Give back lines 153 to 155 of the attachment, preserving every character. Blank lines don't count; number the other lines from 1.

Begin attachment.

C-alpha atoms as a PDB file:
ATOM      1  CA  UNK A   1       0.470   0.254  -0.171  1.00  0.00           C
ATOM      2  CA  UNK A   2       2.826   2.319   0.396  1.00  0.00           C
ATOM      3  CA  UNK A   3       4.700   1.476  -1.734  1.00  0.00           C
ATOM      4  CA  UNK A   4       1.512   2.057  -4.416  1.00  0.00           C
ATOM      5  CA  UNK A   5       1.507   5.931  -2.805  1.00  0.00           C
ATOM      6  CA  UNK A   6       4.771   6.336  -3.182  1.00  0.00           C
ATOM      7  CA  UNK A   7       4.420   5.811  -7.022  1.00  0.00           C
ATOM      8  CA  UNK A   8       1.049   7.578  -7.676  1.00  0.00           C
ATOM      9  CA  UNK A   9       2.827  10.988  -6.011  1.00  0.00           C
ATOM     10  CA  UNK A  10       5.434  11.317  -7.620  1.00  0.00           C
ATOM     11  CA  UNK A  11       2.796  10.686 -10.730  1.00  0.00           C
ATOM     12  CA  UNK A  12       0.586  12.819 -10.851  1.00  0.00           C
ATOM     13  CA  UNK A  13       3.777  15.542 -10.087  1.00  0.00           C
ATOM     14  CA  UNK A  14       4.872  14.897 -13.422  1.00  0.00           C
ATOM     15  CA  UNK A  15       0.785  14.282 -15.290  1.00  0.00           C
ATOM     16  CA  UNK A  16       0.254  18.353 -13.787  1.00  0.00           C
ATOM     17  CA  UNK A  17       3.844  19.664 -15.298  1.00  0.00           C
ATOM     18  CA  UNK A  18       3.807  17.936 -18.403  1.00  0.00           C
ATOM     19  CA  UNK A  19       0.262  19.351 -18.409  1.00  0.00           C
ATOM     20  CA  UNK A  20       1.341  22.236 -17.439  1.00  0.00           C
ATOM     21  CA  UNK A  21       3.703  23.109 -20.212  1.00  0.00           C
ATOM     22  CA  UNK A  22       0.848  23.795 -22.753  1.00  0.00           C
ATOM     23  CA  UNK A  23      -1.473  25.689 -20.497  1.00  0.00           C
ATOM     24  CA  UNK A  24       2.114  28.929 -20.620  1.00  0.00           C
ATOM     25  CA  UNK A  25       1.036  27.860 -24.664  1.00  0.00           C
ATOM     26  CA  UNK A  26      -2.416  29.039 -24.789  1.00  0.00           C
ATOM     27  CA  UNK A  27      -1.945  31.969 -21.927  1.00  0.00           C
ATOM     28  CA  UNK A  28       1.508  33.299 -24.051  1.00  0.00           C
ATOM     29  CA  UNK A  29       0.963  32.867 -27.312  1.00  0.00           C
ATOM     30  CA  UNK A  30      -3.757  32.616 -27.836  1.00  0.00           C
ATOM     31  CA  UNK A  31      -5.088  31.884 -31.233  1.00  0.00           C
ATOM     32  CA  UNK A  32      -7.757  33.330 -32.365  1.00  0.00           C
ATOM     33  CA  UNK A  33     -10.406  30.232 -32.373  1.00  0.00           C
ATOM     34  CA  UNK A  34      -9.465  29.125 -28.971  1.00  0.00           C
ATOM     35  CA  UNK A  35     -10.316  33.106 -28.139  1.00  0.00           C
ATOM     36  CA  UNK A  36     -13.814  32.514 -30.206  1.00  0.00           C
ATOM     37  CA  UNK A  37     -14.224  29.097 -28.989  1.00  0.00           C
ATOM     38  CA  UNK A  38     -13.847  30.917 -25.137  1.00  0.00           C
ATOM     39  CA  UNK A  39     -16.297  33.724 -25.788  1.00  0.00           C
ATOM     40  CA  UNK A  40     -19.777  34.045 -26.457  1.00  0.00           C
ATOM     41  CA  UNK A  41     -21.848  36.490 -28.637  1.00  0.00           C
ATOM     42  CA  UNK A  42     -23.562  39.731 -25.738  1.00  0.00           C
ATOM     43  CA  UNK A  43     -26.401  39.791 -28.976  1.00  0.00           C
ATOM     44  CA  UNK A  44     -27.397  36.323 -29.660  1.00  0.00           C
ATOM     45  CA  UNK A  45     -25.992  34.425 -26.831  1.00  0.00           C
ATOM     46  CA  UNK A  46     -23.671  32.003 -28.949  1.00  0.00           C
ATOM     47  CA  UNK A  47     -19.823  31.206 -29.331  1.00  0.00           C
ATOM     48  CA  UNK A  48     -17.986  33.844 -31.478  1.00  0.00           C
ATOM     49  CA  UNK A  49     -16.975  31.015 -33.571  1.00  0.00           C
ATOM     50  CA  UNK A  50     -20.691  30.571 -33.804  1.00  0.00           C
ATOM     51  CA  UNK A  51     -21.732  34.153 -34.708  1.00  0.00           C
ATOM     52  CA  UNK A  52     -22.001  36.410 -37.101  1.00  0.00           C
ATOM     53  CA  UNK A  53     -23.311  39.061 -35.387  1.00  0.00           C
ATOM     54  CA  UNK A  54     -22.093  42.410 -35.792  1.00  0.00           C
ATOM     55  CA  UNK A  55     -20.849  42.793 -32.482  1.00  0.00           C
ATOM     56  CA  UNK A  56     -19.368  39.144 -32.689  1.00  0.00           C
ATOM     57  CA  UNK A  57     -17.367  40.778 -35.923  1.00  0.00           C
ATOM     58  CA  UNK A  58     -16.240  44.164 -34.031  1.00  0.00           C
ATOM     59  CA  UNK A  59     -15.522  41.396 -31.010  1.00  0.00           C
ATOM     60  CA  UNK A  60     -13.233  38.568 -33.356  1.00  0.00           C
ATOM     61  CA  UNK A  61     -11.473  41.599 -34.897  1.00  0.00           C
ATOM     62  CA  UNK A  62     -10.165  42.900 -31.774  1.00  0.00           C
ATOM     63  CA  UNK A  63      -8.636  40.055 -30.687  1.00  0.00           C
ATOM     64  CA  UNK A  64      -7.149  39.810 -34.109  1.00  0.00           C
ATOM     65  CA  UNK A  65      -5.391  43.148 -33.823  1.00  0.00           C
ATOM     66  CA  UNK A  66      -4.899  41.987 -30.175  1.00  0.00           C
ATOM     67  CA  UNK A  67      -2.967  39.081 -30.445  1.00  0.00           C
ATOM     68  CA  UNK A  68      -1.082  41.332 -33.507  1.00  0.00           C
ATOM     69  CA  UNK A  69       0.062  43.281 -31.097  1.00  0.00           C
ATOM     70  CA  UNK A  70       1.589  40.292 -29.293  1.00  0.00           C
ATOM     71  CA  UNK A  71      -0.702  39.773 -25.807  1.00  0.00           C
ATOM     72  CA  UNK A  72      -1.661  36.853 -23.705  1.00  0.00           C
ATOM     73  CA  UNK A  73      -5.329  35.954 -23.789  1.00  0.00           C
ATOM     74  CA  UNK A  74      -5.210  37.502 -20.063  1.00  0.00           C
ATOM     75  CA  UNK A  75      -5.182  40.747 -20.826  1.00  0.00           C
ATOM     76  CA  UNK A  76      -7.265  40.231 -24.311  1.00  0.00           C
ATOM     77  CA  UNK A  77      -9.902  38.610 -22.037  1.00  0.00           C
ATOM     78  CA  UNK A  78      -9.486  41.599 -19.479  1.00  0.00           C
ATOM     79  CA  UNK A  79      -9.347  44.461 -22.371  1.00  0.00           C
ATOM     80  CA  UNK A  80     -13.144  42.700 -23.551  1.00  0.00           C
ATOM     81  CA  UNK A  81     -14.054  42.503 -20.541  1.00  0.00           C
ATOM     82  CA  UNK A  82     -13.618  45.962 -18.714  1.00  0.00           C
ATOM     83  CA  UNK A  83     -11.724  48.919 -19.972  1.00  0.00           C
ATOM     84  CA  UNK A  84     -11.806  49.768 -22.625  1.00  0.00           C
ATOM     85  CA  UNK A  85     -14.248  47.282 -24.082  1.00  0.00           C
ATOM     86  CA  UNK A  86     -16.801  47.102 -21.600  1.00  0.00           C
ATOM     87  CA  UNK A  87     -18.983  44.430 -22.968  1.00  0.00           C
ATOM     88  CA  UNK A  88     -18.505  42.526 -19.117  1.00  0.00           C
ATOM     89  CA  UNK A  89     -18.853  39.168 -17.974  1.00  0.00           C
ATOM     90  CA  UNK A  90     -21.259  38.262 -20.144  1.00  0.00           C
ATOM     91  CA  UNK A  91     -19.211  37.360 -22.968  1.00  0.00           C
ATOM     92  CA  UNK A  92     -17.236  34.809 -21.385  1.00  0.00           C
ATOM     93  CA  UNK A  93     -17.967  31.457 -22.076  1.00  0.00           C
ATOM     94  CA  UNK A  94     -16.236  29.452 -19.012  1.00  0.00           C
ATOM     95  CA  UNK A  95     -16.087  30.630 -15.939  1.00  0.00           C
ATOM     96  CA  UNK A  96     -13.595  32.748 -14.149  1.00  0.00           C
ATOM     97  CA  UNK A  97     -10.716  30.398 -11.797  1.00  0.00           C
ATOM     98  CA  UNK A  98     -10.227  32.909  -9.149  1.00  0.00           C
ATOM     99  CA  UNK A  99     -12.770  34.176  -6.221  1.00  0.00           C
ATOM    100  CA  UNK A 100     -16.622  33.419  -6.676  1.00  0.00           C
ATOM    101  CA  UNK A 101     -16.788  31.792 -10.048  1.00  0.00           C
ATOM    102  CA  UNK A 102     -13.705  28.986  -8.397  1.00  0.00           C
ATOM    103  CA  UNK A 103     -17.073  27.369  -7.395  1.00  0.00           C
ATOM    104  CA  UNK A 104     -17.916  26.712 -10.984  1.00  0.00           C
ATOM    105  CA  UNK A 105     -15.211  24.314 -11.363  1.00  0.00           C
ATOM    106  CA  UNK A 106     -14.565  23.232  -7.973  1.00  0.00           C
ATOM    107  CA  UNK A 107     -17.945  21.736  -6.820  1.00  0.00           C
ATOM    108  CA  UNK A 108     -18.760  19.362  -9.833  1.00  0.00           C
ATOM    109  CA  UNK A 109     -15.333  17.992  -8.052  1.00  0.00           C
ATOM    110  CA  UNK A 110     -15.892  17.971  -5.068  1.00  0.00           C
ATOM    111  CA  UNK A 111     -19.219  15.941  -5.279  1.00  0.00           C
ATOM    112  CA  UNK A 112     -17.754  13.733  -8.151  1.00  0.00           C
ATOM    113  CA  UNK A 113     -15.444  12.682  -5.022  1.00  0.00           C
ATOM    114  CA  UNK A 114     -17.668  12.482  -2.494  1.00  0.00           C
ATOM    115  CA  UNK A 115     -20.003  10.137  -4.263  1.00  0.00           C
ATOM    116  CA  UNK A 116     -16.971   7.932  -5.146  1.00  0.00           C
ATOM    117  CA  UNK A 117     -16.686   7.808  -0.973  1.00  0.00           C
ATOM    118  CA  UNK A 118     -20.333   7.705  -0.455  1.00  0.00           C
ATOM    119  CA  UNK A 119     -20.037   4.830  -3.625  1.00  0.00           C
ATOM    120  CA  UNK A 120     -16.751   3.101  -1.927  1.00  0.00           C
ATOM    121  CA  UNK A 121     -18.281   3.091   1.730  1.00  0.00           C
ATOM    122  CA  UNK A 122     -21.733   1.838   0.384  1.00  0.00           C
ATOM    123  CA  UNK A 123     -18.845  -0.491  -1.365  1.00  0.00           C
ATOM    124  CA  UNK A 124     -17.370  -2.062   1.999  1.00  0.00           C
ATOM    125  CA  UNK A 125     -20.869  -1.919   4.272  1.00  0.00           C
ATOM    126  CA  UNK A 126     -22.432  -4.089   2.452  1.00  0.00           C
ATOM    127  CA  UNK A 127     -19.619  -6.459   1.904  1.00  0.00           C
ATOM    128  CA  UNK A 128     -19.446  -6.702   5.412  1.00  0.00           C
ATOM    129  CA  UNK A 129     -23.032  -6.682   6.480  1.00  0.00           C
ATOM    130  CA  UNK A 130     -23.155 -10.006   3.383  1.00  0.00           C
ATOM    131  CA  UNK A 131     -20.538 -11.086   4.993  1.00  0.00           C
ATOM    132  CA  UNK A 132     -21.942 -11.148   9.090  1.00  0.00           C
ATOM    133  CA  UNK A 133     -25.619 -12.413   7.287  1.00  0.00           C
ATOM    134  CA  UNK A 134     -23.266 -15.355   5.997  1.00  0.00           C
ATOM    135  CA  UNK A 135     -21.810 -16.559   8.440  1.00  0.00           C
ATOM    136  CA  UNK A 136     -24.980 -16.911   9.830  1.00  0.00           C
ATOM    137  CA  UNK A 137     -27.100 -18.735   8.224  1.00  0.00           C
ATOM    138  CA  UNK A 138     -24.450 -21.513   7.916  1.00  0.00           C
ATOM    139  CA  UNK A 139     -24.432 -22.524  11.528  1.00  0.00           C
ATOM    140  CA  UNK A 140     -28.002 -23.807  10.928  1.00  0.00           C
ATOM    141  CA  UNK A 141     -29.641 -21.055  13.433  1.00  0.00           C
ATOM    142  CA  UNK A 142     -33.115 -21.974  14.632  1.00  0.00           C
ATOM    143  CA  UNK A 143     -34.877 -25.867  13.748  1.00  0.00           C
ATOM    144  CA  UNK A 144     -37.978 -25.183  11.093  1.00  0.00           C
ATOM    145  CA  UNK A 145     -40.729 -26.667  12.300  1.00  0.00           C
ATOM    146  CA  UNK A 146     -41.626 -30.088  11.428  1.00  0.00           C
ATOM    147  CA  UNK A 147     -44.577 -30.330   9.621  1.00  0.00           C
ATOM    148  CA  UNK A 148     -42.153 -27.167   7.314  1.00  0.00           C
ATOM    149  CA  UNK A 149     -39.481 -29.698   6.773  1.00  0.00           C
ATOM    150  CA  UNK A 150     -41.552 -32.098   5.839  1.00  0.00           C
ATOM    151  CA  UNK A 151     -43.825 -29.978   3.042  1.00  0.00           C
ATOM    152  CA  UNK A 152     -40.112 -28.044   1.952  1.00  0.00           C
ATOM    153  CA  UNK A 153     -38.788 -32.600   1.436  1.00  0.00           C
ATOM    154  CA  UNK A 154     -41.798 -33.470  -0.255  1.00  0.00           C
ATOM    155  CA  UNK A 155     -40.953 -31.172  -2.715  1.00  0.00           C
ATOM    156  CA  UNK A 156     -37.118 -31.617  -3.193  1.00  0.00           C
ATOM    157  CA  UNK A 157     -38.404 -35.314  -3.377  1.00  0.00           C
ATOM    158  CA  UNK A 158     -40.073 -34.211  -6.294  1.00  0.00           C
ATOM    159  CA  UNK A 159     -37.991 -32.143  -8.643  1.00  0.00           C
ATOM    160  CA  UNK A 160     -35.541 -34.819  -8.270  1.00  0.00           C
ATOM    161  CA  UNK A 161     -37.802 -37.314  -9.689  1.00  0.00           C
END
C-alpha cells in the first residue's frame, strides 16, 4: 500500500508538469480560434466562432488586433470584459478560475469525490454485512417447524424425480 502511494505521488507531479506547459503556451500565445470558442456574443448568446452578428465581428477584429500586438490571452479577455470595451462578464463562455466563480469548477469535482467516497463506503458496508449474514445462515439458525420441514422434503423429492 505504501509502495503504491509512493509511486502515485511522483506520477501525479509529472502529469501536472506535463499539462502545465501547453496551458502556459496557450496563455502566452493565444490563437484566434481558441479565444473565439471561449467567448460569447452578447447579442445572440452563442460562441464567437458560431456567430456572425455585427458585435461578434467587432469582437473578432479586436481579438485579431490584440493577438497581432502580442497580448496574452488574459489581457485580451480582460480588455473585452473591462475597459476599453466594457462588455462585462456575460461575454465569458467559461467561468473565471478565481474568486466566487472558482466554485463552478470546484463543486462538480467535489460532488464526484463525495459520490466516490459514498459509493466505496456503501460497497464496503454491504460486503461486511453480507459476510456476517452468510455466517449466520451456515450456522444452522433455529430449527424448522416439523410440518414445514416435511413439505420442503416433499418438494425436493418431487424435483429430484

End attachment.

ATOM    152  CA  UNK A 152     -40.112 -28.044   1.952  1.00  0.00           C
ATOM    153  CA  UNK A 153     -38.788 -32.600   1.436  1.00  0.00           C
ATOM    154  CA  UNK A 154     -41.798 -33.470  -0.255  1.00  0.00           C